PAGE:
Commenting on the Personal Data Protection Bill, industry bodies National Association of Software and Services Companies (Nasscom) and Internet and Mobile Association of India (IAMAI) said non-personal data and lack of clarity around deciding significant data fiduciaries were among the main concerns of member companies.
Nasscom is the industry body representing the $180-billion information technology and business process management (IT-BPM) industry, while the IAMAI represents a host of digital and online businesses, including the India arms of Google, Facebook, Apple, and also e-commerce firms like Flipkart, Amazon, Uber and so on.
The Bill, referred to a Joint Special Committee on Wednesday, says that the central government, in consultation with the Data Protection Authority, can direct any data fiduciary or data processor to provide non-personal data to enable better targeting of delivery of services. The government can also ask data processors to provide data for formulation of evidence-based policies for its own use.
“This (asking for non-personal data as prescribed), along with the fact that insights derived from personal data is also considered as personal data, raises issues of undermining Intellectual Property Rights of businesses engaged in data services. Many data firms offer their services for free, with the data as the only intellectual asset for their businesses. Claiming this data would rob many such businesses of their critical asset,” said IAMAI.
It said that the government also offers many services in competition to private service providers, and this provision of the Bill risks creating a non-level playing field for private businesses.
Nasscom, which held a consultation with its members on Thursday, said the non-personal data provision had no safeguards for protecting IP rights, or other business-sensitive non-personal data.
On Thursday, responding to a question in the Rajya Sabha on what data sets constitute non-personal data, and whether the government would respect the protection to proprietorial data and commercial data as protected by the WTO and the Intellectual Property Rights, the minister of state for electronics and IT, Sanjay Dhotre, said these topics were being deliberated upon by a committee of experts set up under the chairmanship of Infosys co-founder Kris Gopalakrishnan.
IAMAI also said that the Bill mandates all businesses collecting personal data to have a ‘privacy by design’ policy in line with the requirements set out by the Data Protection Authority (DPA) and get a certification from the DPA in order to do business in India. The industry body said this could create a certification and licensing regime for businesses to operate in India, which may be impractical given that many online services may originate in other countries outside India.
“Such a provision risks isolating India, as service providers who do not get certification from DPA cannot offer their services here,” it said.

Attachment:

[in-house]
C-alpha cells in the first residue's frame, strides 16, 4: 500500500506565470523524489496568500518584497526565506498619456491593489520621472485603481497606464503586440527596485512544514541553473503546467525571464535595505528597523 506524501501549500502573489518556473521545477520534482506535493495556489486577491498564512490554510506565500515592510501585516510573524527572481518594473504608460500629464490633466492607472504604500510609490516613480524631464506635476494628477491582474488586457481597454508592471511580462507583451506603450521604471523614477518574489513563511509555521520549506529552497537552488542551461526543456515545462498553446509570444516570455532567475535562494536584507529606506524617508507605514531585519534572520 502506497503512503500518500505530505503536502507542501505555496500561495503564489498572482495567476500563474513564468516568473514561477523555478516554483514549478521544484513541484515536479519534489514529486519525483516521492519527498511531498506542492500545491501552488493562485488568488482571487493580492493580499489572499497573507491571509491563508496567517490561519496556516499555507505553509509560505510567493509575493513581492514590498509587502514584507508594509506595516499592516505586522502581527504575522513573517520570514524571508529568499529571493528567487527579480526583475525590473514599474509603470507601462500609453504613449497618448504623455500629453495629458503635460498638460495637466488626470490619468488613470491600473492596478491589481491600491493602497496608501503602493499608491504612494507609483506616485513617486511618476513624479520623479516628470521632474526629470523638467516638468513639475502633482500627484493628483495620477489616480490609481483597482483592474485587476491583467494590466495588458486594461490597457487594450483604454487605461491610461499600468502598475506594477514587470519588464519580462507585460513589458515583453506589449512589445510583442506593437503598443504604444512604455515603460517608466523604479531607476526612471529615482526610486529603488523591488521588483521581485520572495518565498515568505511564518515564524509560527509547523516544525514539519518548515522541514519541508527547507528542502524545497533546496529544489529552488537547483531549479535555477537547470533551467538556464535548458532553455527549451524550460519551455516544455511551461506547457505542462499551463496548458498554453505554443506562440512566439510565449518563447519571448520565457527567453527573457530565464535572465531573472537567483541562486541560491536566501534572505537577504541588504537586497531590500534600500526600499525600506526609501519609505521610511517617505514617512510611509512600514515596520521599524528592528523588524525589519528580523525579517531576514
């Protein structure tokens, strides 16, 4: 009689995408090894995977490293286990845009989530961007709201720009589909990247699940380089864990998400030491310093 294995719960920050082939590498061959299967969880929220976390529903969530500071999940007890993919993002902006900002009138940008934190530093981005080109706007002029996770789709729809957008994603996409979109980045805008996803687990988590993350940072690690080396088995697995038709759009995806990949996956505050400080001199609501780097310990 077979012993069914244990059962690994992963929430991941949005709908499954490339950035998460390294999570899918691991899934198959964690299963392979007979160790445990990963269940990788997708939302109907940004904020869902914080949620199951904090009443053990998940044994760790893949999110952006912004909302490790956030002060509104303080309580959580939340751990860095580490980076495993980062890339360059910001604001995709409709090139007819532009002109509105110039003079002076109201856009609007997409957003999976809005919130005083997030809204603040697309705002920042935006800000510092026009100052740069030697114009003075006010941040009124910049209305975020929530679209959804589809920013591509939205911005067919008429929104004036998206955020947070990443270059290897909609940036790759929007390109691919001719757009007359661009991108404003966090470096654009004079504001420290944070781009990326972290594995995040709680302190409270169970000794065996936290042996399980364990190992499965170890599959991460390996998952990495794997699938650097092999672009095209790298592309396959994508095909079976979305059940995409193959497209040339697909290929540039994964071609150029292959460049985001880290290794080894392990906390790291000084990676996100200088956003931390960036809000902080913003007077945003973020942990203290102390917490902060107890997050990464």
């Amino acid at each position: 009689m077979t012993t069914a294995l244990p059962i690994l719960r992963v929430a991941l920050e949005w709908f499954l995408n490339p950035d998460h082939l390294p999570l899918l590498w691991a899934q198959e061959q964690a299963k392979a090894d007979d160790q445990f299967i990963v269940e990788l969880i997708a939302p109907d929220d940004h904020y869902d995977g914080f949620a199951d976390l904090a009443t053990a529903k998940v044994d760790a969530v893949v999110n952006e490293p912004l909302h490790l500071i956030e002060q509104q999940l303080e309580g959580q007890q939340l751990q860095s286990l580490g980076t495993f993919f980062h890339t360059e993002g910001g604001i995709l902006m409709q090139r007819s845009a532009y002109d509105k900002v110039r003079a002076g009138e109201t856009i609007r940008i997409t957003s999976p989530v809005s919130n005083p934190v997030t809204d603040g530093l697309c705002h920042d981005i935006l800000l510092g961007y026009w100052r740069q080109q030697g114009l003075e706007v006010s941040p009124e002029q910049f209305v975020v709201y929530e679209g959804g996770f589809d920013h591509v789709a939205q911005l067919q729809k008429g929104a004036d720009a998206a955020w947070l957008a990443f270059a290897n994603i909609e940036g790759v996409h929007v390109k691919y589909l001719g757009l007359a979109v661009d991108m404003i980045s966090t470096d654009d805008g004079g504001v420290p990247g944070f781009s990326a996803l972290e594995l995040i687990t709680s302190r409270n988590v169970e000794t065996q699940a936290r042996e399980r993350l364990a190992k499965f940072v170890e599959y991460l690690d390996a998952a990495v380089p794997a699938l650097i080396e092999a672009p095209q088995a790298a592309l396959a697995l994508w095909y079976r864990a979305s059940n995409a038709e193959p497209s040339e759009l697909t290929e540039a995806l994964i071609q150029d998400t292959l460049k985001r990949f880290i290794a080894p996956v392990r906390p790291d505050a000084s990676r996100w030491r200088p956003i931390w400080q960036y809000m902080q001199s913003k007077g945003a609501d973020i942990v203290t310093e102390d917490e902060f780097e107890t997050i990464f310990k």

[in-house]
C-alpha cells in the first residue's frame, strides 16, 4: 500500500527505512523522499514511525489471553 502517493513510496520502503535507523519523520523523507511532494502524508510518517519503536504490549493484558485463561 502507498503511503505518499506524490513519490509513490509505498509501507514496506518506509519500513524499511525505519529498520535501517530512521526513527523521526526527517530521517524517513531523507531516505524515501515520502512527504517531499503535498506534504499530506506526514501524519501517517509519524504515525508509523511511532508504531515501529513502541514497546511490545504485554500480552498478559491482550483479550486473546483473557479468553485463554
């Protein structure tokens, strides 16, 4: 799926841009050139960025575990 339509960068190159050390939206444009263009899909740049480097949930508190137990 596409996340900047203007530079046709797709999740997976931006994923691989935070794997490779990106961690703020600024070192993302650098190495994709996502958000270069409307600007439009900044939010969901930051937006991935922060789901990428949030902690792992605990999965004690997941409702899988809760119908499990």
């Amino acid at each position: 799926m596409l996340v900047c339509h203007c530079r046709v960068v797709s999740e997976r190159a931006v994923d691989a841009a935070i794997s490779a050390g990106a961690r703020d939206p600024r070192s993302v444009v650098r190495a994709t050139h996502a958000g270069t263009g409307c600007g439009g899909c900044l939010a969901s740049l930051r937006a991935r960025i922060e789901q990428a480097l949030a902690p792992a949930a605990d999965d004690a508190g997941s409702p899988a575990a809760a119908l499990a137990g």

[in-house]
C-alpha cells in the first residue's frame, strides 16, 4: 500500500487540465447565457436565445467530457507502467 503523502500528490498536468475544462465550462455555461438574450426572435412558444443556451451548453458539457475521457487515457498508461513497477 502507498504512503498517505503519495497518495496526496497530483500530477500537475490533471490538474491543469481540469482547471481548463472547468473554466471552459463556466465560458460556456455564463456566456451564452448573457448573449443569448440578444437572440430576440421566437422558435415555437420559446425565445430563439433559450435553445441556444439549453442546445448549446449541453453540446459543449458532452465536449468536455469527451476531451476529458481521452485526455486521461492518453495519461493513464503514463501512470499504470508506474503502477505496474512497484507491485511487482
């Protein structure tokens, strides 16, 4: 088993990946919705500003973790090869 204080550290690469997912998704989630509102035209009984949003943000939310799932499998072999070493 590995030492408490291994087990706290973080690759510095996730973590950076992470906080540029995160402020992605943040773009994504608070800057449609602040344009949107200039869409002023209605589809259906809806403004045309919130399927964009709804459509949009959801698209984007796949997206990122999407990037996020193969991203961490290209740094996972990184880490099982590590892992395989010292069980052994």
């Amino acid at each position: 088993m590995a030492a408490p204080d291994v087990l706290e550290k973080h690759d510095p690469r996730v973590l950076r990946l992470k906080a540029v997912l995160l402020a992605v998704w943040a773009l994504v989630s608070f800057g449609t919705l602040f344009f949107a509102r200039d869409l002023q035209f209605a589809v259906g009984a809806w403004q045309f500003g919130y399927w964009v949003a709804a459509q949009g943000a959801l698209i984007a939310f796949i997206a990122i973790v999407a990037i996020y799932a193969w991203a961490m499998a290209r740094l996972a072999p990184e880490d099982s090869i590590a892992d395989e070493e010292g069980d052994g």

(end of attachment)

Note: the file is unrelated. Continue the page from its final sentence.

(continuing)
The Bill further says the DPA can classify a data fiduciary (a person, company, or entity who determines the purpose and means of processing of personal data) as a significant data fiduciary based on certain parameters.
“It needs to be made abundantly clear that these factors will be assessed cumulatively, instead of individually, by the DPA,” said Nasscom, while IAMAI pointed out that for service providers recognised as significant data fiduciary, any new technology or processing to be adopted has to be permitted by the DPA.
This, it said, would have a freezing effect on offering and adoption of new technologies in India.
Together, the provisions of certification and notifying significant data fiduciary could “create considerable restrictions for the tech start-up sector in India... Indian tech start-ups currently are in a race with the rest of the world in innovation, and a certification and licensing regime risks delaying service provision and may prove to be a major handicap,” said IAMAI.
Nasscom further asked for greater clarity on how much time the industry would be given to make the transition to the new data regime. “Upon enactment, the industry would need sufficient time to implement changes in their business models,” it said.
On the issue of consent manager, defined in the Bill as a data fiduciary that enables a data principal to gain, withdraw, review and manage his consent through an accessible, transparent and interoperable platform, IAMAI said, “It is not clear whether the Bill suggests a centralised consent manager via which all service providers have to route their consent mechanism, or businesses are meant to offer individual consent managers of their own. Either way, the new provision involves considerable changes in functionality for businesses, and maybe another operational bottleneck for offering services in India.”
Both pointed out the over broad exceptions made for the central government, including the power to exclude any data processors or government agencies from the purview of the Bill. “While this was included in the earlier draft of the Bill as a miscellaneous provision, this has now been included under the Chapter on exemptions under the Bill. However, no material changes have been made to the text. The industry, in particular the IT-BPM and GCC (global contact centre) industries will need greater certainty on the scope and issuance of the exemption,” Nasscom said.